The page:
Killer Elk Calling: Season-Long Strategies

Elk are the most-vocal members of the deer family in North America. They aren’t like a moose that will call and grunt during the rut, then revert back to a life of virtual silence.

by Mark Melotik

HuntStand Pro Contributor MORE FROM Mark

Big. Vocal. Social to a fault. The vast majority of the time you’ll hear a herd of elk well before you see its individual members. Here are tips to ensure that when you start ‘talking elk,’ you’ll be singing the right tune.

ElkCall9B 600_edited-1Elk are the most-vocal members of the deer family in North America. They aren’t like a moose that will call and grunt during the rut, then revert back to a life of virtual silence, as they look for solitude in large tracts of remote forest. No, elk are social creatures that interact daily within their herd structures; their gregarious nature also means they vocalize and communicate with each other on a regular basis. Elk may not always be looking for love, but what they do say can certainly be heard by others within their social community.

ElkCall2 600Hunters who learn to recognize and understand different elk calls have a huge advantage during the different phases of a hunting season. With some elk seasons opening as early as August, bulls are waiting to shed the velvet off their antlers and start sorting out the pecking order with their local peers.

ElkCall12B 600One of the earliest bulls I ever called in was duped on August 28, when my son and I were bowhunting a forested area intersected by cutlines growing high-protein grasses and clovers. We spotted the bull at a distance and stalked to within 200 yards before pulling out our cow calls. When finding yourself in this type of situation, a quick check of your smartphone and HuntStand app can confirm the wind direction, and tell you the best way to approach to keep your ScentCone in your favor.

ElkCall20 600_edited-1Conditions were ideal that day, and all I had to do was get within earshot of the bull and sound like a couple of lonely ladies that hadn’t been claimed by one of the area’s more-dominant bulls. We used two different cow calls to belt out high-pitched, excited chirps, and made it sound like a couple of cows were closing in on the cutline’s edge to feed, more or less mimicking the actions of the bull. The reaction I got from that bull will forever be embedded in my mind. After my first attention-drawing calls, I followed with more-excited, “longing” calls. Instantly, the bull turned sideways and ran down the line towards me, bucking his back legs in the air and trotting with an enthusiastic sideways gait. To say he was eager was an understatement. The bull ran to within 50 yards and my son, who had fallen back 60 yards, let out a chirp; the bull walked right to me and stopped broadside. A well-placed arrow put elk in the freezer early that year, and we watched the bull tip over just 50 yards from where we stood. An incredible hunt to be sure.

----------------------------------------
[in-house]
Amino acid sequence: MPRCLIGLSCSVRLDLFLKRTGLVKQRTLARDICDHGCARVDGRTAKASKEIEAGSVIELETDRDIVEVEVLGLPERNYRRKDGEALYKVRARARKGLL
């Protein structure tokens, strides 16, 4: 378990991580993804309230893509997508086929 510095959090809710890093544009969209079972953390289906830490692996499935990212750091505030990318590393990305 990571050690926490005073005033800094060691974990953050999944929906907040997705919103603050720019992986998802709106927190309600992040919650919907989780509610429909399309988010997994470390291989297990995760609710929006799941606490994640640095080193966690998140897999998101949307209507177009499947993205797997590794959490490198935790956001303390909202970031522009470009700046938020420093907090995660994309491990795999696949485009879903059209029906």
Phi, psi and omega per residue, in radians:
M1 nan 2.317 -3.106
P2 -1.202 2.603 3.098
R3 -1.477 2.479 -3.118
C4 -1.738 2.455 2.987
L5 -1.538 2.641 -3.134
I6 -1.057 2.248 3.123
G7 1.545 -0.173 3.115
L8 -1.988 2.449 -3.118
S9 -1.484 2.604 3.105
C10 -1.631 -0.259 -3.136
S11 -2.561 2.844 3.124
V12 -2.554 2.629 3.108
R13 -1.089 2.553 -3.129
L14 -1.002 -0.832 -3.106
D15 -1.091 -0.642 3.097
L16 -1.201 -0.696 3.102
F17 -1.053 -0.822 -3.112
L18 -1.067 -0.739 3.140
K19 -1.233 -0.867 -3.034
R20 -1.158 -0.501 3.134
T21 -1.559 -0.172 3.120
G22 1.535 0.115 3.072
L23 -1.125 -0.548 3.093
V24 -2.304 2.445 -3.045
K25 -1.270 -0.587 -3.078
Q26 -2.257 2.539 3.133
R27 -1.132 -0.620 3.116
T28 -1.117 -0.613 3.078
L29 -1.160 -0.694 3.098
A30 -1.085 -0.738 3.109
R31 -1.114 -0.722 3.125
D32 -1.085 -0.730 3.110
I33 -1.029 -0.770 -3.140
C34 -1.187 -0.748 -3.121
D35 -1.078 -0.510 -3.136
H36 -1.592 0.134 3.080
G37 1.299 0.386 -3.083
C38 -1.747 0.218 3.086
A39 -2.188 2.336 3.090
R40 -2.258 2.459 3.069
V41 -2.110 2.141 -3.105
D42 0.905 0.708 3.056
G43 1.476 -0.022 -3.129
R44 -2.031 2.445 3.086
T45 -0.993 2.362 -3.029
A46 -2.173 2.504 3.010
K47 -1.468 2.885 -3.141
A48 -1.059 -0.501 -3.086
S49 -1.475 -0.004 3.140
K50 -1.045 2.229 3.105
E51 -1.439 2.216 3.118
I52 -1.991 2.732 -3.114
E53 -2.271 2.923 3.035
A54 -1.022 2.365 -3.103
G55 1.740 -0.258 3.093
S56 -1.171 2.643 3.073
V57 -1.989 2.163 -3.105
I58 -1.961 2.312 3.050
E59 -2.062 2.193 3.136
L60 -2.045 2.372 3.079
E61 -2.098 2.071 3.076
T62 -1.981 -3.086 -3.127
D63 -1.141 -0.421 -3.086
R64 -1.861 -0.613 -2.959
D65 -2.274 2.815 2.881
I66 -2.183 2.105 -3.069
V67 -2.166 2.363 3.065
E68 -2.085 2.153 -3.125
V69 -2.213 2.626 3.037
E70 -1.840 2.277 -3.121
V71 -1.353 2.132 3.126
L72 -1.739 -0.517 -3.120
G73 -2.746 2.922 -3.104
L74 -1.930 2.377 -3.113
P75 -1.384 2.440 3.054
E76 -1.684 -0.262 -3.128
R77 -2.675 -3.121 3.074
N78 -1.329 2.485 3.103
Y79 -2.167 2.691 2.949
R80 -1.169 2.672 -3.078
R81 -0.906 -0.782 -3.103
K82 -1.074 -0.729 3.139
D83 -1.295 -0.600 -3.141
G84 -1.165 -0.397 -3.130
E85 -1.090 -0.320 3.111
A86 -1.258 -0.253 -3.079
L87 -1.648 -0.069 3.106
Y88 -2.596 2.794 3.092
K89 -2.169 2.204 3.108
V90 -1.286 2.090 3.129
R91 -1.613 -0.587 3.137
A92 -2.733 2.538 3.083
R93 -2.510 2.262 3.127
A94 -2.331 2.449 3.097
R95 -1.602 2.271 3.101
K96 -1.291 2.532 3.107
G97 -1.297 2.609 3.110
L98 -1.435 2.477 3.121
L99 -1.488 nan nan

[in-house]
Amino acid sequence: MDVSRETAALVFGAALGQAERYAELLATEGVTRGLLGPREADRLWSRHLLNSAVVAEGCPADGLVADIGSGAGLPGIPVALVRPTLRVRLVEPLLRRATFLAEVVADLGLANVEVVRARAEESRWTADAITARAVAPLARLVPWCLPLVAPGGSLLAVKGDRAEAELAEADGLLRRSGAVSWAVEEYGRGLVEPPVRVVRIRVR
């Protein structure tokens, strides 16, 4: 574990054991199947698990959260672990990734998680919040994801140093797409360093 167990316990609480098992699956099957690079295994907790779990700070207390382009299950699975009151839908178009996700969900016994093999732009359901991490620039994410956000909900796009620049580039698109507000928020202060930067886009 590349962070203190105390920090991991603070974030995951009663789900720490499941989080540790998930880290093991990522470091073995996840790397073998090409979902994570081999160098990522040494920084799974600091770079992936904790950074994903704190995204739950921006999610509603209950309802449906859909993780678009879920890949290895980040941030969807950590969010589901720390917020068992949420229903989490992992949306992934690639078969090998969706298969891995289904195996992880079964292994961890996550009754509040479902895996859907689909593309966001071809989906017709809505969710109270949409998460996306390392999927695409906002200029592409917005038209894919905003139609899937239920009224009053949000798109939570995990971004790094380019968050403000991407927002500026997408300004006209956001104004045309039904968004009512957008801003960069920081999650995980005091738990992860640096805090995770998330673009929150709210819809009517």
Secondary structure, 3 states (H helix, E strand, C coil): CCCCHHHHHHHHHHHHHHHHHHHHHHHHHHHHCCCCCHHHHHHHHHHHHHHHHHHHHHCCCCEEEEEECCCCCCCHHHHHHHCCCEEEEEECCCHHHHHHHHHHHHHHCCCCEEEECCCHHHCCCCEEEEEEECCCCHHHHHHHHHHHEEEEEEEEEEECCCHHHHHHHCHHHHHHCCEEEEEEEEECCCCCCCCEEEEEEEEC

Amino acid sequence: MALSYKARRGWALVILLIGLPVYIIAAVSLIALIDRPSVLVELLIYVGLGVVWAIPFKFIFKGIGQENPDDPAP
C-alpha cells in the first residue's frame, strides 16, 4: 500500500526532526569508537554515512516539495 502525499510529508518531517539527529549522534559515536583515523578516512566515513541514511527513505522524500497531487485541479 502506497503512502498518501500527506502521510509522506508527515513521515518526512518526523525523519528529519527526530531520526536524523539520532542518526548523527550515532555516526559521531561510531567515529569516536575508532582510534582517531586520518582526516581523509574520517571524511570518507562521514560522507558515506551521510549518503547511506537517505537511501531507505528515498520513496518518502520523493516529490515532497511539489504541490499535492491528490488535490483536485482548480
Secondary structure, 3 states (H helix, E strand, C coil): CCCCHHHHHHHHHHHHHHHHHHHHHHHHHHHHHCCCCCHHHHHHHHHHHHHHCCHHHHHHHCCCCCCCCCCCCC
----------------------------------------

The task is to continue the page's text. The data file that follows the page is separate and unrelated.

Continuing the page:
ElkCall18 600_edited-1During the rut it can be important to use both cow and bull calls. Both can be required to draw the local bulls into range, no matter how you are hunting. Locating elk is the first step, and cow calling loudly, aggressively, and somewhat annoyingly is sometimes the best way to get a response. If another cow doesn’t sound off back at you to let you know the location of the herd (or offer a response that instructs you in no uncertain terms to shut up), a bull will likely acknowledge your position. Cows coming into heat can act rather randy, and the bulls and other cows know it. Sounding annoying can be advantageous.

ElkCallAppGetting cows or bulls to respond is always a good thing. Last fall we bugled at a bull to pinpoint his location, but instead of rushing in on him we went back to our vehicle, drove for 10 minutes to get the wind in our face, and started our stalk through some dense alders, where we suspected the bull was held up. Again, smart use of the HuntStand app, with its detailed maps found in the “Satellite,” “Terrain,” and “Road” map overlays, can show you not only the lay of the land but also creeks, wetlands, access lines and obscure roads. Knowing about such obstacles, or maybe the existence of a clear pathway forward, is a huge advantage that can help you start off your stalk with the odds in your favor. We knew the bull was in dense cover and wasn’t likely to move, but our knowledge of elk, an overview of the area, and hunting smart eventually brought the bull right into our challenge and cow calls, which made him think part of his harem was being claimed by a rival. That’s the beauty of effective calling.